See footnote at end of tables.




89

(’ )
2

1

1

100

M anufacturing

1
5
2

6

7
93

16

T a b le B - 4 .

P a id h o lid a y s

(P e r c e n t distribu tion o f pla n tw o rk ers and o ffic e w o rk e rs in a ll in d u stries and in in du stry d ivis ion s by num ber o f paid h olidays
p rovid ed annually, Youngstown—W a r re n , Ohio, N o vem b er 1971)
P la n tw o rk e rs

O ffic e w o rk e rs

Item
A l l in du stries

A ll w o r k e r s __________________________________

W ork ers in establish m ents p rovid in g
paid h o lid a y s ____________________________________
W ork ers in establish m ents p rovid in g
no paid h o lid a y s ________________________________

Manufacturing

100

100

100

99

100

100

1

-

-

n

1
( 9)
2
46
16
3

1
3
2
74
5
15

Pu b lic u tilitie s

A l l industries

M anufacturing

P u b lic u tilitie s

100

100

100

99

100

100

-

-

(’ )
1
9
( 9)
7
37
29
7
( 9)
11

1
6
1
46
20
9

_
13
2
4
61
4
16

-

-

17

-

11
11
18
47
83
83
90
98
98
98
99

17
17
26
46
92
92
94
99
100
100
100

16
19
81
83
87
100
100
100
100

Num ber o f days
1 h oliday___________________________________________
3 h o lid a y s _________________________________________
4 h o lid a y s _________________________________________
6 h o lid a y s _________________________________________
6 holidays plus 3 h alf d a y s ______________________
7 h o lid a y s _________________________________________
8 h o lid a y s _________________________________________
9 h olidays
------------ -----------------------------------10 h olidays________________________________ ________
11 h olidays plus 1 h a lf d a y ______________________
12 h olidays________________________________________

1
1
1
4
11
41
12
3

-

-

-

-

23

31

-

23
23
26
38
80
80
91
95
97
97
99

31
31
34
50
96
96
98
99
100
100
100

_
15
20
94
94
96
99
100
100
100

T o ta l h oliday tim e 1
0
12 days_____________________________________________
11V2 days o r m o r e ________________________________
10 days o r m o r e __________________________________
9 days o r m o r e ___________________________________
8 days o r m o r e ___________________________________
7*/2 days o r m o r e ...................... ............................
7 days o r m o r e ___________________________________
6 days o r m o r e _______________ _____ ____ __________
4 days o r m o r e ___________________________________
3 days o r m o r e ....................— _ . ______________
1 day o r m o r e ____________________ ______________

S e e fo o tn o te s a t end o f t a b le s .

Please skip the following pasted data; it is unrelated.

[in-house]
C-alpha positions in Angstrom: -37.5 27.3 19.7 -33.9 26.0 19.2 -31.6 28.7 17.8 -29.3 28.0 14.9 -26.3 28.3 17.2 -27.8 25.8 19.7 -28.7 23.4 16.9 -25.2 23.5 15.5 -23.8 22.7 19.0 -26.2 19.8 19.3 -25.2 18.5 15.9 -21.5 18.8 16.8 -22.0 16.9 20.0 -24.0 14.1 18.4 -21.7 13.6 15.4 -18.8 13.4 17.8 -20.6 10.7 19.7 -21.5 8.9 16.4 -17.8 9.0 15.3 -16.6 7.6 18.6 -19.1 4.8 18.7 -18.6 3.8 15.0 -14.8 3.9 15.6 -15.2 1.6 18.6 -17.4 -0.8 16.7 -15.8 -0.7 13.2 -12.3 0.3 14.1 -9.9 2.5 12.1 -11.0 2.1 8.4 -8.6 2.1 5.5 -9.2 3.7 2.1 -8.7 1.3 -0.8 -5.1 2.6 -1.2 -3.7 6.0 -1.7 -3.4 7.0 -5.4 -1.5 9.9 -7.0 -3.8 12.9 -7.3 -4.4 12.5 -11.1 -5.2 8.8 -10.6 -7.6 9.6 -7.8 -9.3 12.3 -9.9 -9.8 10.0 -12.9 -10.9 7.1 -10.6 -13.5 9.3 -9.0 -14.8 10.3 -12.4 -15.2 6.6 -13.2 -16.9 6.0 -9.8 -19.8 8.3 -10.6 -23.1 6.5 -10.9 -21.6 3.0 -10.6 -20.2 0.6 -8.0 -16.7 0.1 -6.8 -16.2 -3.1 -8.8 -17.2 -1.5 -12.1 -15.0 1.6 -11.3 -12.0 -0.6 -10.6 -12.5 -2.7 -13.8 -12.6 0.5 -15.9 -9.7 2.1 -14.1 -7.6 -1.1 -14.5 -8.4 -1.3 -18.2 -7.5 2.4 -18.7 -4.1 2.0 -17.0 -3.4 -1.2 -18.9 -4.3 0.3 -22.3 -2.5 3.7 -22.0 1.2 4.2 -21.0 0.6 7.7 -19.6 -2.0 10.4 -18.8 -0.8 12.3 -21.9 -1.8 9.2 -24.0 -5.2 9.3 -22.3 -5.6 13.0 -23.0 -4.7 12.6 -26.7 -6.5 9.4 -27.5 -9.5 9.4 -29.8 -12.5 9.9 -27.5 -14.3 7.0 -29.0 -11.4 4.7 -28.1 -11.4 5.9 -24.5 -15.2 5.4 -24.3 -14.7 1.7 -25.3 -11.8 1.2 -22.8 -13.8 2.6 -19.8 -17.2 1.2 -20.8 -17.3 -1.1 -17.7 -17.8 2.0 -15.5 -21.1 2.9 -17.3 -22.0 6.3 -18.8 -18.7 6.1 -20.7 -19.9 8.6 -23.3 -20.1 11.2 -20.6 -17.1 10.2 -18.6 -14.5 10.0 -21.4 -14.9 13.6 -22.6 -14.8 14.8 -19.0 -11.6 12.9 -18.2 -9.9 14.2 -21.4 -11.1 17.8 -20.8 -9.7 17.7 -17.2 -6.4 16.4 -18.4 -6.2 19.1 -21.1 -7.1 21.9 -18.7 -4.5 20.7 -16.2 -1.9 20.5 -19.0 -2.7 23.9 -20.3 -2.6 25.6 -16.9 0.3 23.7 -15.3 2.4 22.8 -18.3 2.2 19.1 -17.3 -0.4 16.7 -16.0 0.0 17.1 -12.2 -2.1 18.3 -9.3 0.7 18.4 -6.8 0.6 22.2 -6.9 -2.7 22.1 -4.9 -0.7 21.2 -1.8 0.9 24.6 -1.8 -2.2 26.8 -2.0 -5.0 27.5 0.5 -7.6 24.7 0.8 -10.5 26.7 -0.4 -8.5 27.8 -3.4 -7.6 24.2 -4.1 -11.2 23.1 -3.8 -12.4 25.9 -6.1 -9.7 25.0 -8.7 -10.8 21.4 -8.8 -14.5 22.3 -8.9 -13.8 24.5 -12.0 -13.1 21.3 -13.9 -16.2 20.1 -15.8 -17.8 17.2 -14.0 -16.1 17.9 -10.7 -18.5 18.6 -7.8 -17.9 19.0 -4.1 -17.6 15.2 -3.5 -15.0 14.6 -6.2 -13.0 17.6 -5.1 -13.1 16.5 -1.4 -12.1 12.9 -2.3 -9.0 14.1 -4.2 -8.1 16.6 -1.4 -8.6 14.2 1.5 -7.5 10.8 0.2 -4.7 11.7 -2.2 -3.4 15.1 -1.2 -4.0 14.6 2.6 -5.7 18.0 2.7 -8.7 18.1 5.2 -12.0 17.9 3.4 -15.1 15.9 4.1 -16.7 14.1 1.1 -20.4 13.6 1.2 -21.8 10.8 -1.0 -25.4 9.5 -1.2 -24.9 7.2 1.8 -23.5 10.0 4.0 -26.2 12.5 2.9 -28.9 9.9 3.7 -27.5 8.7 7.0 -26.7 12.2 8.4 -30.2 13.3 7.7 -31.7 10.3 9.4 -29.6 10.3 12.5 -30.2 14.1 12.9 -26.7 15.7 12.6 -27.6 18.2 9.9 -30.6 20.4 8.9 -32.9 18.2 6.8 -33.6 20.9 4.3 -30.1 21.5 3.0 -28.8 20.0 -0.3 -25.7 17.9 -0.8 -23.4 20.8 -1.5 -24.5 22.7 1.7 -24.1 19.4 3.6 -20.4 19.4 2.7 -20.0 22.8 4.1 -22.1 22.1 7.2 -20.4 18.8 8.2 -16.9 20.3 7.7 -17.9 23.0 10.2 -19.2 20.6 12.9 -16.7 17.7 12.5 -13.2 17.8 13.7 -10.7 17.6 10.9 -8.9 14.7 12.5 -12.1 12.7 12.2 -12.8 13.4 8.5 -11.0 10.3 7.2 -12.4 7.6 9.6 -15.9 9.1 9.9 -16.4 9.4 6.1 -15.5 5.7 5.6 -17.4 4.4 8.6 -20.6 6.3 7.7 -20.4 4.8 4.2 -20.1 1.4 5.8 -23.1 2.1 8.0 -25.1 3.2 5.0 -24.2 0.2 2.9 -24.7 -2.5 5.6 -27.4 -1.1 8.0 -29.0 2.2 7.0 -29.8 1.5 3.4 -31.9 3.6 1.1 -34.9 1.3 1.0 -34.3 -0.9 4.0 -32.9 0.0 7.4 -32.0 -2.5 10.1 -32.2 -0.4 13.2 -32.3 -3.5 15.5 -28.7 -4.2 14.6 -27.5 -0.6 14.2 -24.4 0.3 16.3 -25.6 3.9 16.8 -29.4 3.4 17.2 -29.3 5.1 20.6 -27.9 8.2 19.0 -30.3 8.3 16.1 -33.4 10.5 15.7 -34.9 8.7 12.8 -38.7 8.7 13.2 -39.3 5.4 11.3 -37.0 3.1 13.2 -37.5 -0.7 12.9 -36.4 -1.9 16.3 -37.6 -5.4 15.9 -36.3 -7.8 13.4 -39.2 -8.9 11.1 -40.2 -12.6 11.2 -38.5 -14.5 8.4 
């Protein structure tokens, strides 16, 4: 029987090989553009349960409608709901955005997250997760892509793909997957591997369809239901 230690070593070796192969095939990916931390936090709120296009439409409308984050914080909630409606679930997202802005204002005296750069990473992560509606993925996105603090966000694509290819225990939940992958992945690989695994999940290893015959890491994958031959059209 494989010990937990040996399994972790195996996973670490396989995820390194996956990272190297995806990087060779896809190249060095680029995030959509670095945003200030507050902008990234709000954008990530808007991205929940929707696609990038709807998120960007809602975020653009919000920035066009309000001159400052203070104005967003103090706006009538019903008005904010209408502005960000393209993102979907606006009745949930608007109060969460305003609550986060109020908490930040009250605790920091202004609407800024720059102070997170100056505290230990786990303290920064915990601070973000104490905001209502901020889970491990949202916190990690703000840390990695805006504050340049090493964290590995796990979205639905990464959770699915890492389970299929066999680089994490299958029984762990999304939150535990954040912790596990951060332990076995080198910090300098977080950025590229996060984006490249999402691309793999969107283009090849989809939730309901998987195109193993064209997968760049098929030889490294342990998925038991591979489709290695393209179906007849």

_

17

T a b le B -5 .

P a id v a c a tio n s

(P e r c e n t d istrib u tio n o f p la n tw o rk e rs and o ffic e w o r k e r s in a ll in d u strie s and in in d u stry d iv isio n s by vacatio n pay p r o v is io n s , Youn gstow n —W a r r e n , O h io, N o v e m b e r 1971)

P la n tw o rk e rs

O ffic e w o rk e rs

V acation p o licy
A ll industries
A ll w o r k e r s __________________________________

Manufacturing

P u blic u tilitie s

A ll industries

Manufacturing

Pu blic u tilities

100

100

100

100

100

100

99
96
4
-

100
97
3
-

100
96
4

99
99
(9)
1

100
98

100
100
-

-

-

5
2
1

1
(9)

_

91
4
5
-

93
4
3
-

84
8
8
-

-

-

-

-

-

-

-

72
3
24
1

87
3
10
1
-

M ethod o f paym ent
W o rk ers in establishm ents p rovid in g
paid va ca tion s___________________________________
L e n g th -o f-tim e pa ym en t--------------------------P e rcen ta g e paym ent---------------------------------O th e r___________________________________________
W ork ers in establishm ents p rovid in g
no paid va ca tion s----------------------------------------

n

-

-

-

-

(9)

2

-

Amount o f vacation pay 1
1
A ft e r 6 months o f s e r v ic e
Under 1 w eek-----------------------------------------------1 w eek---------------------------------------------------------O ver 1 and under 2 w e e k s -----------------------------

3
47
2

_

_

68
2

-

18
2
75
2
1
1
1

4
3
84
4
2
2
2

58
3
39
-

9
83
8
-

5
1
87
3
1
1
1

3
1
84
5
3
2
2

7
90
3
"

92
8
-

1
79
14
2
2
1
“

1
66
24
4
3
2

1

3
32
54
5
2
2
1

4
24
62
5
2
2
1

3
32
55
5
2
2
1

-

1
79
14
3
2
1

-

-

A ft e r 1 v e a r o f s e r v ic e
1 w eek ------- --------- -------------------- ------------O ver 1 and under 2 w e e k s ----------------------------2 w e e k s -------------------------------------------------------O ver 2 and under 3 w e e k s ----------------------------3 w e e k s ____________________________________________
O ver 3 and under 4 w e e k s ----------------------------4 w e e k s --------------------------------------------------------

-

-

*

A ft e r 2 y e a rs o f s e r v ic e
1 w eek---------------------------------------------------------O ver 1 and under 2 w e e k s ----------------------------2 w e e k s -------------------------------------------------------O ver 2 and under 3 w e e k s ----------------------------3 w e e k s -------------------------------------------------------O ver 3 and under 4 w e e k s ----------------------------4 w e e k s --------------------------------------------------------

-

-

A ft e r 3 y e a rs o f s e r v ic e
1 w e e k ____________________________________________
O ver 1 and under 2 w e e k s ----------------------------2 w e e k s -------------------------------------------------------O ver 2 and under 3 w e e k s ----------------------------3 w e e k s -------------------------------------------------------O ver 3 and under 4 w e e k s ----------------------------4 w e e k s ____________________________________________